In Greentree Series V, Inc. v. C. Larry Hofmeister, Jr., et al., a case of first impression involving a defaulting foreclosure purchaser, the Maryland intermediate appellate court recently determined that, where a foreclosure purchaser fails to close on the sale, the trial court erred by ordering that the deposit be forfeited, if the property is to be resold at the cost and expense of such defaulting purchaser.
Pursuant to Maryland Rule 14-305(g), where a purchaser fails to close on a foreclosure sale, a circuit court may order a resale “at the risk and expense of the purchaser or may take any other appropriate action.” (Emphasis added). According the Court, either the deposit could be forfeited, or the property could be resold at the risk of the defaulting purchaser, but not both. A copy of the opinion is available at http://www.mdcourts.gov/opinions/cosa/2015/1246s13.pdf
Greentree Series V, Inc. (“Greentree”) was the high bidder at a foreclosure action for $172,000, having paid a $33,197 deposit at the time of the auction. In addition to requiring the deposit, the advertisement of sale had provided that the “[b]alance of the purchase price is to be paid in cash within ten (10) days of the final ratification of sale[.] . . . If payment of the balance does not take place within ten days of ratification, the deposit will be forfeited and property will be resold at the risk and expense of the defaulting purchaser.”
After failing to settle on the balance of the purchase price, the trial court entered an order that the property “shall be resold at the risk and expense of” Greentree, and also provided that the “the deposit monies in the amount of $33,197.00 be and are hereby forfeited.” Op. at 3.
At the second foreclosure sale, Greentree was again the high bidder, at $244,000.00, and ultimately followed through with the settlement. Thereafter, the court Auditor proposed that the original deposit should be returned to Greentree. The trial court disagreed, noting that Greentree’s failure to go to settlement on the first sale caused the Trustees to incur additional expenses of $33,379.61, inclusive of interest on the indebtedness, even though the higher sale price still allowed the Trustees to realize $38,620.39 more than they would have if Greentree had closed on the first sale.
Consequently, viewing the failure to settle as indicative of unclean hands, the trial court ordered that, in addition to having the property resold at the risk and expense of the defaulting purchaser, forfeiting the deposit constituted an “appropriate action” under Rule 14-305(g). Greentree appealed, and the Court of Special Appeals of Maryland reversed, narrowing the trial court’s interpretation of Rule 14-305(g).
Before addressing Rule 14-305(g), the Court initially determined that the forfeiture provisions in the advertisement, which also provided for a resale at the risk and expense of the defaulting purchaser, amounted to a penalty, and was not a valid liquidated damages clause that could be enforced.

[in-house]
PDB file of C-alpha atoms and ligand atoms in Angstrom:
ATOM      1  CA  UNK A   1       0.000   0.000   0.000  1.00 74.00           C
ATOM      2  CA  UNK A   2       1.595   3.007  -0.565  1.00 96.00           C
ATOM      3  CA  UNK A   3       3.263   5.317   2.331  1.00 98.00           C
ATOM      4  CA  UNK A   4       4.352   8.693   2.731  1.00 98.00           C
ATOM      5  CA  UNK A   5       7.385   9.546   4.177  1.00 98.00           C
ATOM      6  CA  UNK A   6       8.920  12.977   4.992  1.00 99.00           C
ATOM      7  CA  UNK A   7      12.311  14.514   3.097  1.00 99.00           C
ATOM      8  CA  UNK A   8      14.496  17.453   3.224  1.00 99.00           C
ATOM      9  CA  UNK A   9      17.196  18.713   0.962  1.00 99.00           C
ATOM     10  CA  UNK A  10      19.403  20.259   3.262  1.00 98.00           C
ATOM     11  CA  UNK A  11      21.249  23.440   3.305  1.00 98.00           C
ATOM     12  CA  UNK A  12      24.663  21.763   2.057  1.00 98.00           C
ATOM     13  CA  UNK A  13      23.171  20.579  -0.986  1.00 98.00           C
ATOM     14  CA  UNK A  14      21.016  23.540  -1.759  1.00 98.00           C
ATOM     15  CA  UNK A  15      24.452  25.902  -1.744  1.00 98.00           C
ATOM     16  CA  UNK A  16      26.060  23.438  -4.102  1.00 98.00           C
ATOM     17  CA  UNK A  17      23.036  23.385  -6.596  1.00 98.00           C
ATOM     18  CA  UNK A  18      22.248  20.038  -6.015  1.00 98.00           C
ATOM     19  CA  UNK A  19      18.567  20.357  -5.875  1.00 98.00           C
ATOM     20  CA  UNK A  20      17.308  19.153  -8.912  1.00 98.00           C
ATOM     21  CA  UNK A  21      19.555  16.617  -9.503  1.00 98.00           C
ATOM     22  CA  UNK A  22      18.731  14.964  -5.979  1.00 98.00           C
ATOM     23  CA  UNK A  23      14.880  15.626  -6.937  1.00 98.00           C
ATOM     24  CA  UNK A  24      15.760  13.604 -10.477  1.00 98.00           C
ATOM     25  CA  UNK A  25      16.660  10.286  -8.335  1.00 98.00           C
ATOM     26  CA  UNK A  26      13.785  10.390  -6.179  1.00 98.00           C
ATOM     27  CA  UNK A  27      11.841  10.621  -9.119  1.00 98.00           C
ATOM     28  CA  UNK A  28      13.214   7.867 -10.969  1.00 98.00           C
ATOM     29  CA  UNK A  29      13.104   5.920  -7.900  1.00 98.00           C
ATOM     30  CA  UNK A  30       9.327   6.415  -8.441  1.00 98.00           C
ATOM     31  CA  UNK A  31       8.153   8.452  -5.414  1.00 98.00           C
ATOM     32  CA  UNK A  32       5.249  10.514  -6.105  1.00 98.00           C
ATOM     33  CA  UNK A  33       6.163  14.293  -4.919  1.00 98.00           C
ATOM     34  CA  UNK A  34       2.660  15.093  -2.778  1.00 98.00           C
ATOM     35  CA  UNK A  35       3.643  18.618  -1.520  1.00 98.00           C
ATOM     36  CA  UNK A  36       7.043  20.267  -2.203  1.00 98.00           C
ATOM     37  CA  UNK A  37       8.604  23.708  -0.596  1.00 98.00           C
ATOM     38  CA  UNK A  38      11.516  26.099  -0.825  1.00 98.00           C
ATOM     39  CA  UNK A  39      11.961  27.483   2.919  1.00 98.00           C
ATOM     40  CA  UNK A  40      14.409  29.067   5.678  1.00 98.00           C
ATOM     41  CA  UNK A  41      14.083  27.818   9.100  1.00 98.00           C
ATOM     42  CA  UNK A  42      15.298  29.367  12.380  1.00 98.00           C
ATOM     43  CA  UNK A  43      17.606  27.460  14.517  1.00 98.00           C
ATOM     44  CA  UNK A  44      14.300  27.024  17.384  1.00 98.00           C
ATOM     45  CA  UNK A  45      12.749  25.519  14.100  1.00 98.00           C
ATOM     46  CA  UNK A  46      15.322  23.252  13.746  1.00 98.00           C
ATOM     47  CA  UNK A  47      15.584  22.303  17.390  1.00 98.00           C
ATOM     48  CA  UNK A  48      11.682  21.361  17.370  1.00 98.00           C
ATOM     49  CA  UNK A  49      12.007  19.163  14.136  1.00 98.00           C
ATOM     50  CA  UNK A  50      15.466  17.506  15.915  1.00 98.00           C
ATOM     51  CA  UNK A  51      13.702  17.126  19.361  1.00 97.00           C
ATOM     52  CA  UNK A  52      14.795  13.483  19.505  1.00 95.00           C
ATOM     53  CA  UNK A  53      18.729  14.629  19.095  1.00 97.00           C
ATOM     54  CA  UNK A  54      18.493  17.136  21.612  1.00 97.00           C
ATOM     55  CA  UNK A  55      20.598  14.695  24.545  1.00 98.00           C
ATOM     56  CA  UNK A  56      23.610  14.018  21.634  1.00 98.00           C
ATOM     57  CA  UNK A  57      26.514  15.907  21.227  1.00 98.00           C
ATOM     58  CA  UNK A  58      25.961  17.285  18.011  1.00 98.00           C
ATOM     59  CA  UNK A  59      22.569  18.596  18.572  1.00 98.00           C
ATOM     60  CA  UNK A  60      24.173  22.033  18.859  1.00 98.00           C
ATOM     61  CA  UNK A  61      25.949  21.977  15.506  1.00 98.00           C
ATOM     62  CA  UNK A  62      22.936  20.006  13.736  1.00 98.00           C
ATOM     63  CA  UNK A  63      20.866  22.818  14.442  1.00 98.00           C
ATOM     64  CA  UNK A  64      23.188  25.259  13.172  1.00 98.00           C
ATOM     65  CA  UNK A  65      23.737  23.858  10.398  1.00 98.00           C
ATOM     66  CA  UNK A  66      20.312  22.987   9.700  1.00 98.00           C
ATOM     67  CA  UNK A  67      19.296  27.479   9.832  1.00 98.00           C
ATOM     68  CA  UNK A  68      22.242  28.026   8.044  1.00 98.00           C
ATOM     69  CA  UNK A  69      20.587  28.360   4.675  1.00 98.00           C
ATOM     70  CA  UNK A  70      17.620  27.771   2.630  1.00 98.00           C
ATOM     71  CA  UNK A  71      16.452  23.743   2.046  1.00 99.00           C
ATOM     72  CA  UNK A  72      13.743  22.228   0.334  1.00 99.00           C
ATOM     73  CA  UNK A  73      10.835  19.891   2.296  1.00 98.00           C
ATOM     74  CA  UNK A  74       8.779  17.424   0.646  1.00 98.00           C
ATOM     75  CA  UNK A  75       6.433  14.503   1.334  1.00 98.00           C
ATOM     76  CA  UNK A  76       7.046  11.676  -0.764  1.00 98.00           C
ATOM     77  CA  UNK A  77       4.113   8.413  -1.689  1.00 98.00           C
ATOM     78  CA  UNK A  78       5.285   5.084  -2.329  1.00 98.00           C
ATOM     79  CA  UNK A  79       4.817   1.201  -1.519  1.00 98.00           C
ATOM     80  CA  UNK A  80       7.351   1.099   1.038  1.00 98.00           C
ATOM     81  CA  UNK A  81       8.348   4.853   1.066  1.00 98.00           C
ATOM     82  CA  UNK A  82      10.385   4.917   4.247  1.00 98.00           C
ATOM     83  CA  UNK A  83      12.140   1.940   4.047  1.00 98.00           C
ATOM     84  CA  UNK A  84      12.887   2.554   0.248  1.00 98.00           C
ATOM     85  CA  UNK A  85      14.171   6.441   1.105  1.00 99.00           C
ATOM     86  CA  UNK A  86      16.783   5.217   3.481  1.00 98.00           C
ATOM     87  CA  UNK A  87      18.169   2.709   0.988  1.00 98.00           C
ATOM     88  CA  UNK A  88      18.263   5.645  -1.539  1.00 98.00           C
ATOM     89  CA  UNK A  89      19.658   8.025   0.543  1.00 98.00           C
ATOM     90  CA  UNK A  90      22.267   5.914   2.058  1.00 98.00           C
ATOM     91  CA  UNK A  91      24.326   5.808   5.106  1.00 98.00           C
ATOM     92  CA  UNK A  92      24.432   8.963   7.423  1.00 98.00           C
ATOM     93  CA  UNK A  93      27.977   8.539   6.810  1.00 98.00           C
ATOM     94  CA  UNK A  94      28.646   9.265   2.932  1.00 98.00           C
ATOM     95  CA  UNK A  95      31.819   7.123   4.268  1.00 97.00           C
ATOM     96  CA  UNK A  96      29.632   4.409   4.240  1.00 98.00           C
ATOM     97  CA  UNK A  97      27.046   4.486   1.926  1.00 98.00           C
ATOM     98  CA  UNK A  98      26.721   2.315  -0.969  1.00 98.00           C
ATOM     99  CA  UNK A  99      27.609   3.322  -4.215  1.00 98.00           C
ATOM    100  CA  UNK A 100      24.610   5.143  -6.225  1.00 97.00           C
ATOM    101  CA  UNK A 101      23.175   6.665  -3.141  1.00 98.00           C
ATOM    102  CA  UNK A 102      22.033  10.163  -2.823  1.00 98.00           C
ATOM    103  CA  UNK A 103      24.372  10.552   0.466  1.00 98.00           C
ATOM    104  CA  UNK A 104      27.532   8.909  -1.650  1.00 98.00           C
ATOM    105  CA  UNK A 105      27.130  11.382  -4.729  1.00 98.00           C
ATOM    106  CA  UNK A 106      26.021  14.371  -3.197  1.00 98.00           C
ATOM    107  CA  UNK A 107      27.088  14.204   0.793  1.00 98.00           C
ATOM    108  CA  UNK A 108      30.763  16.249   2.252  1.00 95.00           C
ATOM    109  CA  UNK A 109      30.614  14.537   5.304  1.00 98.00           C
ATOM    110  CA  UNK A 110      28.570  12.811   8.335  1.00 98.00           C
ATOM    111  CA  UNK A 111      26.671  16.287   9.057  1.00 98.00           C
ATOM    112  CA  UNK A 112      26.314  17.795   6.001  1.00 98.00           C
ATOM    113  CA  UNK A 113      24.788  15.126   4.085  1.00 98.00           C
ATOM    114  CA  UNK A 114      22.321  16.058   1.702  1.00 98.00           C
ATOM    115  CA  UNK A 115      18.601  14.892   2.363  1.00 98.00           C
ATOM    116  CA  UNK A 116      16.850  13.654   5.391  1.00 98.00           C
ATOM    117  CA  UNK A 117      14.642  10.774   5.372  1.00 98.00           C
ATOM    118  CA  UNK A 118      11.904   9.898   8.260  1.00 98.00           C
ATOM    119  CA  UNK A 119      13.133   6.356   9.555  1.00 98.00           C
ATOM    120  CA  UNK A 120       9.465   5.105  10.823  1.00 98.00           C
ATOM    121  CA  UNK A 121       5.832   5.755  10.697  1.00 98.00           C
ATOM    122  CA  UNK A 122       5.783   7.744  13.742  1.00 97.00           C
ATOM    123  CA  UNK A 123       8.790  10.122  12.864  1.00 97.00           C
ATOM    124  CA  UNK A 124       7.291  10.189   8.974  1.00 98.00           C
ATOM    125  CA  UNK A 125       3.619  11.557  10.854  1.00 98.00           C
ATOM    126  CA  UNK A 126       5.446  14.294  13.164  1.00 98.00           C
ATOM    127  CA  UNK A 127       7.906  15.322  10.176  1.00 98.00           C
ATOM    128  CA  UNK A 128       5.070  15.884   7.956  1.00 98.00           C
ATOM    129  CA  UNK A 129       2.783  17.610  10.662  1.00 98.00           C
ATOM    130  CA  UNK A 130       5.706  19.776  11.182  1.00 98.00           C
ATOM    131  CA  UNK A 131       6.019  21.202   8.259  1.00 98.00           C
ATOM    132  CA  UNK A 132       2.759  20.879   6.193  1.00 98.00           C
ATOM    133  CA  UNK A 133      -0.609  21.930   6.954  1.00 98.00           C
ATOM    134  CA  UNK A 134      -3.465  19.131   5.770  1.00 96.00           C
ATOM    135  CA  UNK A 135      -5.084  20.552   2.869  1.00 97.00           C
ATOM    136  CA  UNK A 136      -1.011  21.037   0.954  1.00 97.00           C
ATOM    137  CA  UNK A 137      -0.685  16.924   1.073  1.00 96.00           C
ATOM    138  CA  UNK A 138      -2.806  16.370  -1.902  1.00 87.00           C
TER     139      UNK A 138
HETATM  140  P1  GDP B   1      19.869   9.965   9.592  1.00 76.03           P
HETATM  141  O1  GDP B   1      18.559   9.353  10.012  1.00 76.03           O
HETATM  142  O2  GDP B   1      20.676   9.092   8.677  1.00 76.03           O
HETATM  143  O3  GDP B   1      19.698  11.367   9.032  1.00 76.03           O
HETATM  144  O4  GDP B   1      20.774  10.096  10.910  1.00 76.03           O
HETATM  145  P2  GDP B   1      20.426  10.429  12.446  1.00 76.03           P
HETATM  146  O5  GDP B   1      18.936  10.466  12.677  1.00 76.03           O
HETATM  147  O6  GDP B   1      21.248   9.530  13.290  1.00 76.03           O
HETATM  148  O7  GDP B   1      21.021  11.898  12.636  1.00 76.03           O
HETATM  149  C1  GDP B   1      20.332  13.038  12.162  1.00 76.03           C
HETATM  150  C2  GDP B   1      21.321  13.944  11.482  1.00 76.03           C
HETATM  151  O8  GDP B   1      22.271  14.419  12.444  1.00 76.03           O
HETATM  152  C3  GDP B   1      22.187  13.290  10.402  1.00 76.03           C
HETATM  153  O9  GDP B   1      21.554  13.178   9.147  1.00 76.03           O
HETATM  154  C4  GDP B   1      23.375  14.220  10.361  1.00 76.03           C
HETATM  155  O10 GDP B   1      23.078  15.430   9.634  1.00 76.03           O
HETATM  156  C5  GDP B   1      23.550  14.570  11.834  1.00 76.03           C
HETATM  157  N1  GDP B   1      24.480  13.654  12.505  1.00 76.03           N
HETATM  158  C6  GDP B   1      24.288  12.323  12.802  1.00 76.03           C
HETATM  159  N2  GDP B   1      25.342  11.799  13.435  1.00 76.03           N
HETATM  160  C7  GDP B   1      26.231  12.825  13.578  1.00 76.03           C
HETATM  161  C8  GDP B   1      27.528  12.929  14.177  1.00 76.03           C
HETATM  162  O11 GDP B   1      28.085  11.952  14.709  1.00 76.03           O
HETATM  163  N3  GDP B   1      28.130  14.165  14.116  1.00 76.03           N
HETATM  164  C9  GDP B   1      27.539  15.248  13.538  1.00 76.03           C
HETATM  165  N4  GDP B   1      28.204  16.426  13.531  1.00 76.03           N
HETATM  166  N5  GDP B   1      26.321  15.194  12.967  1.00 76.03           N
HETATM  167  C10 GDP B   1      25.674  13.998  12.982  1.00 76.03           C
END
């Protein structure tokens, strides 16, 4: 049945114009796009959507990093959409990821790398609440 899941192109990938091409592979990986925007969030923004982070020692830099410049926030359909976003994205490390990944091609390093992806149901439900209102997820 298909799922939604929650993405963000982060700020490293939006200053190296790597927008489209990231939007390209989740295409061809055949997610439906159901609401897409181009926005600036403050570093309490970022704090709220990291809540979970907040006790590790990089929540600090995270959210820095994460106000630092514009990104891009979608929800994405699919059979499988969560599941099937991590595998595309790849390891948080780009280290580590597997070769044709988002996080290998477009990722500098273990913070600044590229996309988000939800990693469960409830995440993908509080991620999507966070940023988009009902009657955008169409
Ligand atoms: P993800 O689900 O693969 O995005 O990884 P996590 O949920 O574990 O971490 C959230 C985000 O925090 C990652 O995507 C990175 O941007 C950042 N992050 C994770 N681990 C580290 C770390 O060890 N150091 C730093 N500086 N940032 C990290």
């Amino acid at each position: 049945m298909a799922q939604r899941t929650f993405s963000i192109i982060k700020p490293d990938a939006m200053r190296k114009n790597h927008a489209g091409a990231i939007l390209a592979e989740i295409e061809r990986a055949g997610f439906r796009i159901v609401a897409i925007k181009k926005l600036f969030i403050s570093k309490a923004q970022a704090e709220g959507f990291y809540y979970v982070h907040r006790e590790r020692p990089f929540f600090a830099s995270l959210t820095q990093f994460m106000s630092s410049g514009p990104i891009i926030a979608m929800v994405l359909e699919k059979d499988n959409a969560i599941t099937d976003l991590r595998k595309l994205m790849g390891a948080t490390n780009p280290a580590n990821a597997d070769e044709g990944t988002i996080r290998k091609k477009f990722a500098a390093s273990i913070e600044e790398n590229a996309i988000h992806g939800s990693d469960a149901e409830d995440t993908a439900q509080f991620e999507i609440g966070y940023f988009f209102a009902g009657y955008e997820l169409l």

In Maryland, there are three elements of an enforceable liquidated damages clause: “First, such a clause must provide ‘in clear and unambiguous terms’ for ‘a certain sum’. Secondly, the liquidated damages must reasonably be compensation for the damages anticipated by the breach. Thirdly, liquidated damage clauses are by their nature mandatory binding agreements before the fact which may not be altered to correspond to actual damages determined after the fact.” Op. at 12 (quoting Board of Education of Talbot County v. Heister, 392 Md. 140, 156 (2006) (internal citations and alternations omitted)).
Here, the Court determined that the advertisement of sale did not meet any of these requirements, and the forfeiture provisions therefore amounted to a penalty that was not enforceable. Notably, no “certain sum” could be ascertained at the time of default, because Greentree might be forced to pay more if the resale price was lower than the original, or insufficient to cover the additional interest and cost of resale. See Op. at p. 13.
The Court also rejected the trial court’s determination that Greentree had unclean hands barring recovery of the deposit, explaining that “failure to go to settlement was simply a breach of contract and, for purposes of applying the unclean hands doctrine, a party does not act ‘wrongfully’ simply by breaching a contract.” Op. at 14. Moreover, the Trustees ultimately received interest for the delay, and after expenses, “recover[ed] over $38,000 dollars more than they would have received if there had been no default.” Id.
Regarding Maryland Rule 14-305(g), the Court rejected the trial court’s interpretation that it had discretion to order both that the initial deposit be forfeited and the property be resold at the risk and expense of Greentree. Under that Rule, “[i]f the purchaser defaults, the court, on application and after notice to the purchaser, may order a resale at the risk and expense of the purchaser or may take any other appropriate action.” Md. Rule 14-305(g) (emphasis added).
According to the Court, the Rule is disjunctive in nature in permitting resale at the risk and expense of the purchaser “or” other appropriate action. Thus, the Court held that the trial court “has the power to act only in the alternative.” Op. at 20. “[O]nce the court selects one of two alternative remedies, it is not appropriate to award the second alternative remedy.” Id.
Consequently, the Court determined that, in accordance with the Auditor’s report, the deposit should be returned to Greentree. However, the Court acknowledged that “[n]othing in this opinion should be interpreted as preventing the Trustee or mortgagor, in the event of a default by a foreclosure sale purchaser, from utilizing the deposit to offset any losses occasioned by a resale.” Op. at 21, n. 6.